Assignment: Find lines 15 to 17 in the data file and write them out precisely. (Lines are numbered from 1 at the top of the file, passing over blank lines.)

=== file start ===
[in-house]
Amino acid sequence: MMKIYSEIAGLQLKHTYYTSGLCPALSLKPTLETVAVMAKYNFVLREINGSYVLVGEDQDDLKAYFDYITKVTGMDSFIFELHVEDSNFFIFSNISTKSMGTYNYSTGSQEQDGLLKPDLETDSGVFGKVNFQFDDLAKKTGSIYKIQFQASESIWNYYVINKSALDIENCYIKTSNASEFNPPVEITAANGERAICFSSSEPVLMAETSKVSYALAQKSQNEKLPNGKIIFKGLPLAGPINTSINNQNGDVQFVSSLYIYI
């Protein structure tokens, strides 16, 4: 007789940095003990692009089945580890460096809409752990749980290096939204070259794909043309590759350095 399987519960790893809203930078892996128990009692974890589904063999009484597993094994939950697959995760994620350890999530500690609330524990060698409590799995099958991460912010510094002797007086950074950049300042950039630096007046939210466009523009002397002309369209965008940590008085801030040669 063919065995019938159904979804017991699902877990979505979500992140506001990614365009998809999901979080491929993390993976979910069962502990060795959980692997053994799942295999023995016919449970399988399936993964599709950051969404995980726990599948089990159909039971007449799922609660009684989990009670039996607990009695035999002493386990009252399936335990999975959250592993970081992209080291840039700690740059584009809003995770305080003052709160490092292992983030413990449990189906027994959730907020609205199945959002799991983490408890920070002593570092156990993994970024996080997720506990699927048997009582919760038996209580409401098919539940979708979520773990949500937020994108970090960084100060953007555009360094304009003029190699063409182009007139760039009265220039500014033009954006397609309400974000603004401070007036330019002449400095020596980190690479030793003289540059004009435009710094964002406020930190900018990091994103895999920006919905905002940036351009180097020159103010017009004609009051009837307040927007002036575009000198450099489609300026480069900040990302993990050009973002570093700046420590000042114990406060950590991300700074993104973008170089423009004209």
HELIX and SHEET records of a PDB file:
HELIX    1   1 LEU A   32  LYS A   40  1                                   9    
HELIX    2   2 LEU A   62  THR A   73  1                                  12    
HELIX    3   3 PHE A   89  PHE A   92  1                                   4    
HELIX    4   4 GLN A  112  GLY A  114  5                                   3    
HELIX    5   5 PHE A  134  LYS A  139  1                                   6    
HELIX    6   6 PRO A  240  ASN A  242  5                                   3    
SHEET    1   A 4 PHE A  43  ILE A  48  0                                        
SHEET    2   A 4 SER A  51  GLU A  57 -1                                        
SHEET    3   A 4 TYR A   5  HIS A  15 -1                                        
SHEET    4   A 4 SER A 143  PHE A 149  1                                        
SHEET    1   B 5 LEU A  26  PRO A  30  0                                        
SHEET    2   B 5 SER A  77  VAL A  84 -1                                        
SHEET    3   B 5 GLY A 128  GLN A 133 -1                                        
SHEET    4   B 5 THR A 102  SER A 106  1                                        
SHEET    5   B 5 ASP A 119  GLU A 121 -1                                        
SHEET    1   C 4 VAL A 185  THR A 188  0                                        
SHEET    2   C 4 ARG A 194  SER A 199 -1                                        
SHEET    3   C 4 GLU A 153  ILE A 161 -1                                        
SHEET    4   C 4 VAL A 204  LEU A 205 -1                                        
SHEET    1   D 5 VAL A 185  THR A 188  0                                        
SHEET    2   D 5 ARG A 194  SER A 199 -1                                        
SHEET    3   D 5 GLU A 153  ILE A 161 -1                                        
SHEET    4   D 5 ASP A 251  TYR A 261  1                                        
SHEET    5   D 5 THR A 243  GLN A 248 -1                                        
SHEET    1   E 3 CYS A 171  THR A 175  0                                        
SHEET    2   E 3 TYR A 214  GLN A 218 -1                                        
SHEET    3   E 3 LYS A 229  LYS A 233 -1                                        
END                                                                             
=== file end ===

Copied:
SHEET    1   B 5 LEU A  26  PRO A  30  0                                        
SHEET    2   B 5 SER A  77  VAL A  84 -1                                        
SHEET    3   B 5 GLY A 128  GLN A 133 -1                                        